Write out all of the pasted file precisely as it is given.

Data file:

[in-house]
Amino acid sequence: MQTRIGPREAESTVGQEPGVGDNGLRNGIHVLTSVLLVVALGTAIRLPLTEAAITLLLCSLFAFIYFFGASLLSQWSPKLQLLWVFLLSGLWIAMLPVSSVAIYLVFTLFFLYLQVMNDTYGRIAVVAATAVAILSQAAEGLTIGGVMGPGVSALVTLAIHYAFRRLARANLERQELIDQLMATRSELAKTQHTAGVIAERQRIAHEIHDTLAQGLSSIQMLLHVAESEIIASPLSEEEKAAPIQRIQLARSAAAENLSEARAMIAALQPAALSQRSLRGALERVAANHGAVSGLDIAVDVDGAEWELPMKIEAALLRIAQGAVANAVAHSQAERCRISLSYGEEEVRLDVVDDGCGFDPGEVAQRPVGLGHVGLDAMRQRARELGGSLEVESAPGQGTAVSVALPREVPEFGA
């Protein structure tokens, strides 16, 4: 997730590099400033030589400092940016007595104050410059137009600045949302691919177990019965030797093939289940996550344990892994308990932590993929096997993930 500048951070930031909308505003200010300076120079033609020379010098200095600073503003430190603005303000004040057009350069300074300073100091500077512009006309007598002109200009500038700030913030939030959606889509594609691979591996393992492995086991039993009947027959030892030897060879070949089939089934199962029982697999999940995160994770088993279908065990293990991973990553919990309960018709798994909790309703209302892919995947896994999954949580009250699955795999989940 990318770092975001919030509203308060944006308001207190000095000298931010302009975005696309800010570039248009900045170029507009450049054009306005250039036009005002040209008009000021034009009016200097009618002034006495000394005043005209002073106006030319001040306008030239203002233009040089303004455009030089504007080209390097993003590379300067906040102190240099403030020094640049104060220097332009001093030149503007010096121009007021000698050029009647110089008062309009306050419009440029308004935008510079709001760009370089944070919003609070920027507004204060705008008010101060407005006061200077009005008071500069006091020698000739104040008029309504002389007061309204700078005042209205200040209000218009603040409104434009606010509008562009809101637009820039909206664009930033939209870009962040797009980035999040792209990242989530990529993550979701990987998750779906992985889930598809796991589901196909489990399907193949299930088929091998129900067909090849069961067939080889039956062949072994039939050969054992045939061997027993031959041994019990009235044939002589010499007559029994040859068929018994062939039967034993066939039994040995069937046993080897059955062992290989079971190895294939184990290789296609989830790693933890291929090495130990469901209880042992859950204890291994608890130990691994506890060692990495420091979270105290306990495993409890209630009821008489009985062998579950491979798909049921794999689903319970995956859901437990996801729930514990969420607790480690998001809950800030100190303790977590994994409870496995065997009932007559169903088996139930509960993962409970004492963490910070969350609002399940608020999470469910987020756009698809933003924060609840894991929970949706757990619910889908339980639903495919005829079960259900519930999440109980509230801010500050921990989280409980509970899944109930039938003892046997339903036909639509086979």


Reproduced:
[in-house]
Amino acid sequence: MQTRIGPREAESTVGQEPGVGDNGLRNGIHVLTSVLLVVALGTAIRLPLTEAAITLLLCSLFAFIYFFGASLLSQWSPKLQLLWVFLLSGLWIAMLPVSSVAIYLVFTLFFLYLQVMNDTYGRIAVVAATAVAILSQAAEGLTIGGVMGPGVSALVTLAIHYAFRRLARANLERQELIDQLMATRSELAKTQHTAGVIAERQRIAHEIHDTLAQGLSSIQMLLHVAESEIIASPLSEEEKAAPIQRIQLARSAAAENLSEARAMIAALQPAALSQRSLRGALERVAANHGAVSGLDIAVDVDGAEWELPMKIEAALLRIAQGAVANAVAHSQAERCRISLSYGEEEVRLDVVDDGCGFDPGEVAQRPVGLGHVGLDAMRQRARELGGSLEVESAPGQGTAVSVALPREVPEFGA
């Protein structure tokens, strides 16, 4: 997730590099400033030589400092940016007595104050410059137009600045949302691919177990019965030797093939289940996550344990892994308990932590993929096997993930 500048951070930031909308505003200010300076120079033609020379010098200095600073503003430190603005303000004040057009350069300074300073100091500077512009006309007598002109200009500038700030913030939030959606889509594609691979591996393992492995086991039993009947027959030892030897060879070949089939089934199962029982697999999940995160994770088993279908065990293990991973990553919990309960018709798994909790309703209302892919995947896994999954949580009250699955795999989940 990318770092975001919030509203308060944006308001207190000095000298931010302009975005696309800010570039248009900045170029507009450049054009306005250039036009005002040209008009000021034009009016200097009618002034006495000394005043005209002073106006030319001040306008030239203002233009040089303004455009030089504007080209390097993003590379300067906040102190240099403030020094640049104060220097332009001093030149503007010096121009007021000698050029009647110089008062309009306050419009440029308004935008510079709001760009370089944070919003609070920027507004204060705008008010101060407005006061200077009005008071500069006091020698000739104040008029309504002389007061309204700078005042209205200040209000218009603040409104434009606010509008562009809101637009820039909206664009930033939209870009962040797009980035999040792209990242989530990529993550979701990987998750779906992985889930598809796991589901196909489990399907193949299930088929091998129900067909090849069961067939080889039956062949072994039939050969054992045939061997027993031959041994019990009235044939002589010499007559029994040859068929018994062939039967034993066939039994040995069937046993080897059955062992290989079971190895294939184990290789296609989830790693933890291929090495130990469901209880042992859950204890291994608890130990691994506890060692990495420091979270105290306990495993409890209630009821008489009985062998579950491979798909049921794999689903319970995956859901437990996801729930514990969420607790480690998001809950800030100190303790977590994994409870496995065997009932007559169903088996139930509960993962409970004492963490910070969350609002399940608020999470469910987020756009698809933003924060609840894991929970949706757990619910889908339980639903495919005829079960259900519930999440109980509230801010500050921990989280409980509970899944109930039938003892046997339903036909639509086979």